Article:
With over 2,500 attendees every year Offset is the largest annual conference in the Irish design and creative industry. The weekend was full of inspiration and bold new ideas as many amazing speakers shared their creative work. After some time to reflect, here’s a few of our favourite speakers from the weekend!
Ariane Spanier is a graphic designer based in Berlin. Her talk was an A to Z of her life and work practices and here are a few of our favourite points.
‘B’ is for Border
She grew up in East Berlin before the wall came down. She was fascinated by mysterious West Germany and saw it as a “window to opportunity” and “was grateful for the 11 years living like this”.
‘F’ is for Fukt magazine
Ariana is the creative director of Fukt magazine – a contemporary drawing magazine. She describes it as a playground for herself to experiment with type. Fukt is published annually, usually in September. Many of the earlier editions covers deal with the idea of censorship.
‘O’ is for Orchestra
Ariana created a new identity for the Orchestra of the National Theatre Mannheim.
She designed a series of custom numbers, using parts of musical notes as the basis for her creations.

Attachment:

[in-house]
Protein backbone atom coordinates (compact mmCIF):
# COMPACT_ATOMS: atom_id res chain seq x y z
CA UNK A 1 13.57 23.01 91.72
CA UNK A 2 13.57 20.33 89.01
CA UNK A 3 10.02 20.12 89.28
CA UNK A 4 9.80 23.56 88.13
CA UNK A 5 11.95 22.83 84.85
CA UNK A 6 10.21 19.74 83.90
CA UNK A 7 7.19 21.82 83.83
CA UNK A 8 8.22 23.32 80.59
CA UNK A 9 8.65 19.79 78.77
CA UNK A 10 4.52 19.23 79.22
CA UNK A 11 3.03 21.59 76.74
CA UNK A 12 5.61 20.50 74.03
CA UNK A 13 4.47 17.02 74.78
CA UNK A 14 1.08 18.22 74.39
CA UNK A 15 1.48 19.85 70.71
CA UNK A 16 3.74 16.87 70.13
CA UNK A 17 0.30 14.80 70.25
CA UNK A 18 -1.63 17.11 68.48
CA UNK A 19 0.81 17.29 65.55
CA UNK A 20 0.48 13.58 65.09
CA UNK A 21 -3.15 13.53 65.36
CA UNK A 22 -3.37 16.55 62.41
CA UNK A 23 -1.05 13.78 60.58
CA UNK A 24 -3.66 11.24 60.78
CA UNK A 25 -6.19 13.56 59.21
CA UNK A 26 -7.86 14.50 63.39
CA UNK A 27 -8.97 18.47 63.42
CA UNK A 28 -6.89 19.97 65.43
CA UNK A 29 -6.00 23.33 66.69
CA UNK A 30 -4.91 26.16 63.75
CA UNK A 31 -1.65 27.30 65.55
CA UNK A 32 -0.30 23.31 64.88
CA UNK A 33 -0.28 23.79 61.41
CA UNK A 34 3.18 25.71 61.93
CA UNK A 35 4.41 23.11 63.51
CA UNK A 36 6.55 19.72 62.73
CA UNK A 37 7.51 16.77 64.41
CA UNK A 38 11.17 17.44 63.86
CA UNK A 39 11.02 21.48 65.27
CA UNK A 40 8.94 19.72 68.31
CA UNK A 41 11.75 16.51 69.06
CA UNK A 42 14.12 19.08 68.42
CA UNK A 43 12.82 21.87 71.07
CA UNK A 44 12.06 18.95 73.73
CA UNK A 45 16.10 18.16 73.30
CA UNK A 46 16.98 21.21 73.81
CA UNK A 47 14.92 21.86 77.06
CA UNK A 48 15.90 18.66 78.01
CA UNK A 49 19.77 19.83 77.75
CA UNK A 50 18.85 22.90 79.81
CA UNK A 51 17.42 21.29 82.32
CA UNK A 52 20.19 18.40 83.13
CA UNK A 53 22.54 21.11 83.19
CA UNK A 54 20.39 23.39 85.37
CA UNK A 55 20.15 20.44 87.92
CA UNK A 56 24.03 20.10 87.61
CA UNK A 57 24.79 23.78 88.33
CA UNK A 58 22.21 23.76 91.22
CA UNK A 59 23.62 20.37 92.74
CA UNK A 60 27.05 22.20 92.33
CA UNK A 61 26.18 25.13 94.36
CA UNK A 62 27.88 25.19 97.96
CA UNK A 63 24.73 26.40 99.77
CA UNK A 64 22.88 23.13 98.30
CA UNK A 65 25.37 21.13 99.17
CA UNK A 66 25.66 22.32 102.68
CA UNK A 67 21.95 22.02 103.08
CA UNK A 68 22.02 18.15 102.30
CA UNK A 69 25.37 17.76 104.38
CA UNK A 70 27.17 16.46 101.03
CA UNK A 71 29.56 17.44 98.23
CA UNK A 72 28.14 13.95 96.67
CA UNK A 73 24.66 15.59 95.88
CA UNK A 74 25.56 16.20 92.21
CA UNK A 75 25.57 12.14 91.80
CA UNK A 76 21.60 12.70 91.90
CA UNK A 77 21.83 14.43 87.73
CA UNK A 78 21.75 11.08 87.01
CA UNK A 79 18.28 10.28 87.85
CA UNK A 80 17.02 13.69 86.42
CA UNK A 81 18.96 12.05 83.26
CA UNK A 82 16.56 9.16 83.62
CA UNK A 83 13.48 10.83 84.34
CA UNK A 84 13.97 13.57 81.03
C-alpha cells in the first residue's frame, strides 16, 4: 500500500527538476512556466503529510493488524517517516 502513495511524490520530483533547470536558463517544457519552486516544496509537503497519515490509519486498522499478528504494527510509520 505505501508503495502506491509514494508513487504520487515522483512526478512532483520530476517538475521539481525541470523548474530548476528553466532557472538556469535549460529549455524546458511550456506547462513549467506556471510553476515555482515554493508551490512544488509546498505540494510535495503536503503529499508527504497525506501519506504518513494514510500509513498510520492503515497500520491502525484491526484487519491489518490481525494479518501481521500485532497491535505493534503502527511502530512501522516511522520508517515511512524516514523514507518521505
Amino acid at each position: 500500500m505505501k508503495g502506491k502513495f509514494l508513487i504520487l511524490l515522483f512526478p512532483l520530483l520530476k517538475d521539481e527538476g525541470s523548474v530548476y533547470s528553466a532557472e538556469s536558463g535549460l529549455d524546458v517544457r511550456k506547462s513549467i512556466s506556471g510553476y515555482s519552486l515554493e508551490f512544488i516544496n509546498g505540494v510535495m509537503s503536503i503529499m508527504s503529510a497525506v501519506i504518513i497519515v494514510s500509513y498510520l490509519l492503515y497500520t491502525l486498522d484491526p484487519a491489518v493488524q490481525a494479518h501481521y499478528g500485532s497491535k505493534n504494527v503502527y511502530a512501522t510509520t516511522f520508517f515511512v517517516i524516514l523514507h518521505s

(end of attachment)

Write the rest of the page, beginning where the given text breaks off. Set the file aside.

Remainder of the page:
‘P’ is for Play
“When happy you make good work!”
Rich Gilligan is an Irish photographer, based is New York.
Rich grew up in Blanchardstown. At an early age, he became obsessed with skateboarding after he saw ‘Back to the Future’. The deal was done when he was introduced to the Skateboard magazine, ‘Thrasher’ by his cousin. The above photo was taken near his childhood home in Blanchardstown. He was disappointed by his father’s photography skills, having taken the photo a split second too early just before he flew off his homemade ramp! The Irish skate scene took off in the early 90’s, revolving around Clives, G1 and Simon’s skate-park on Sir Rogerson’s Quay. Rich was completely immersed and soon developed an interest in skate photography.
His big break came at 19 when a picture he had taken of a friend skateboarding down the Kenmare river bridge was published in another Skateboard magazine he idolised, ‘Slap’. He went on to do a degree in documentary photography in Wales, and still keeps a documentary approach to his work.
Rich went on to work as a staff photographer on Other Voices. Speaking on his portraiture work, he says ‘on some level its a reflection of you’. He has released a number of photography books. His book ‘DIY’ documents homemade skateparks around the world.
Rich follows the motto, “stay humble, stay hungry”. In 2015, he moved his young family to New York in search of new opportunities. It took him some time to establish himself, but his big break came when was hired by the New York Times magazine to commission a piece on writer’s studios. This has led onto work for Pentagram, Adidas and H&M.